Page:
by thepingofpong


June 12, the date, as used in the media and in discussions, is really not a day, it is a period. Some might argue and say it is a moment. In fact, it is used to refer to the period between the announcement of the elections Babangida arranged and the incarceration of the widely acknowledged winner of that election. Some might say it ended with his death, others may say it ended when he declared himself president.

Whatever it is, one thing is accepted: it is beyond the 24 hours of the day June 12, 1993.

Cover, June 12, 1993: Annulment

Abraham Oshoko narrates the events of that period in his graphic novel, June 12 subtitled 1993: Annulment — apparently, there would be a sequel, 1994: Declaration.

The value of telling the story of one of Nigeria’s most controversial events in comic book form is fodder for debate. What isn’t, however, is the inherent value of storytelling itself. Now into its second decade of uninterrupted democracy, the story of the country’s democracy has to be told. This renders the format to some extent immaterial.

(The book is sponsored by the Kudirat Initiative for Democracy which inevitably puts its integrity as an impartial slice of history in a dubious position.)

Fitting with its cinematic aspect, the graphic novel begins with a ‘cast of characters’ from the two major figures of the time, Chief Moshood Abiola and Ibrahim Babangida to the less known, Colonel Abubakar Umar, General Aliyu Gusau to the almost forgotten, Baba Gana Kingibe and Arthur Nzeribe of the ephemeral ABN. It starts proper with a meeting between advisor Professor Omo Omoruyi, whose account of the annulment is indispensable, and President Babangida. Professor Omoruyi is berated by General Dogonyaro, commandant of the Staff College, Jaji, for attempting to get the president to approve the election.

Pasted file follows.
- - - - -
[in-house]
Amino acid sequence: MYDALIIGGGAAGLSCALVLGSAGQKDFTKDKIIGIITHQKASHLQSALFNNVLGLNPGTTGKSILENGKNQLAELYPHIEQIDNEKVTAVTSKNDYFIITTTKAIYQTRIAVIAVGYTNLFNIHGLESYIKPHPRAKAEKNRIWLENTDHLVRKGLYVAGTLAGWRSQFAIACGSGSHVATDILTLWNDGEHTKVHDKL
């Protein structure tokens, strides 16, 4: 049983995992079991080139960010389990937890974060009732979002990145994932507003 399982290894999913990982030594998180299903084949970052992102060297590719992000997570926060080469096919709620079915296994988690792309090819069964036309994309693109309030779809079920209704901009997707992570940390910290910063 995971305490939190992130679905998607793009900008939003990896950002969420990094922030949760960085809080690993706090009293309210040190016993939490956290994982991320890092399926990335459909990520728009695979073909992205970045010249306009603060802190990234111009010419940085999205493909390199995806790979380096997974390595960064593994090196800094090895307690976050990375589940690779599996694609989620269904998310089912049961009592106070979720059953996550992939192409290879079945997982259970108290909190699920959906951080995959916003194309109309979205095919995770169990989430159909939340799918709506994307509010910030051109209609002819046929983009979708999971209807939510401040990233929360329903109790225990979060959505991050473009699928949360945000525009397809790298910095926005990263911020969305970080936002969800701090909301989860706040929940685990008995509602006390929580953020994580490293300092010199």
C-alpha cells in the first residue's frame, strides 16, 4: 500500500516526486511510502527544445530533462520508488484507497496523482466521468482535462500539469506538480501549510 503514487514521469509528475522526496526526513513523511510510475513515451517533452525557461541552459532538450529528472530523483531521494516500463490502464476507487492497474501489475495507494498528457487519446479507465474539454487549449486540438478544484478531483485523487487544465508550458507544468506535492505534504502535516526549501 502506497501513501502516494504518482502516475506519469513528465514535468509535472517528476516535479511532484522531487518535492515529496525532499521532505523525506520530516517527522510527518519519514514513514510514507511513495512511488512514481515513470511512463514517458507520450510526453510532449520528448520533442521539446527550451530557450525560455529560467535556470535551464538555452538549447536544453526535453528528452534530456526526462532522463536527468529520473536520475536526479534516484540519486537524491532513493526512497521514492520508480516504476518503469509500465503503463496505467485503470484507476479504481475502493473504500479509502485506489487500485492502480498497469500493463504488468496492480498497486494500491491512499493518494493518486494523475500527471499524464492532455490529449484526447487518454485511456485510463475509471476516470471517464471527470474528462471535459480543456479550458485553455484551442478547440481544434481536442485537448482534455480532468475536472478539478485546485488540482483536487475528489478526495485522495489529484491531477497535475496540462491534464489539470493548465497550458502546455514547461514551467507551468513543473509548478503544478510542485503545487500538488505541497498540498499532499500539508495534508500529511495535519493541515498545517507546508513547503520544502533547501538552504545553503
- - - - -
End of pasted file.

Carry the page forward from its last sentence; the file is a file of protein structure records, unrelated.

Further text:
A page from June 12, AnnulmentThis encounter sets up the conflict that the book carries throughout its 10 glossy chapters. For a story deprived of that great ingredient of graphic novels, suspense, and dependent on vast stretches of volubility, it succeeds in generating enough motivation to turn the page.

Nevertheless, that the book depends on heavy dialogue and pictures presents a contradiction as to its expected audience: young people might be impressed by the pictures, although its style is quite different from that of American comics, they might also be unimpressed with the absence of anything like physical action— the closest thing to heightened violence in the book, is a rowdy senate session which ends in a grabbing of the mace. But, of course, even that can’t shock a generation that has borne witness to several skirmishes in house of assemblies around the country and the recent mace-as-weapon incident in Rivers state.

It may, however, connect with older audiences, who are old enough to remember the events and also trace the style back to the Ikebe Super comics of the 80s. But they may prefer analyses than a straightforward narrative and may consider the novel method of the graphic novel, a mere gimmick.

If they do, it’s their loss: June 12 1993: Annulment, apart from having substance, is handsome and stylish— which is more than can be said for the event it covers.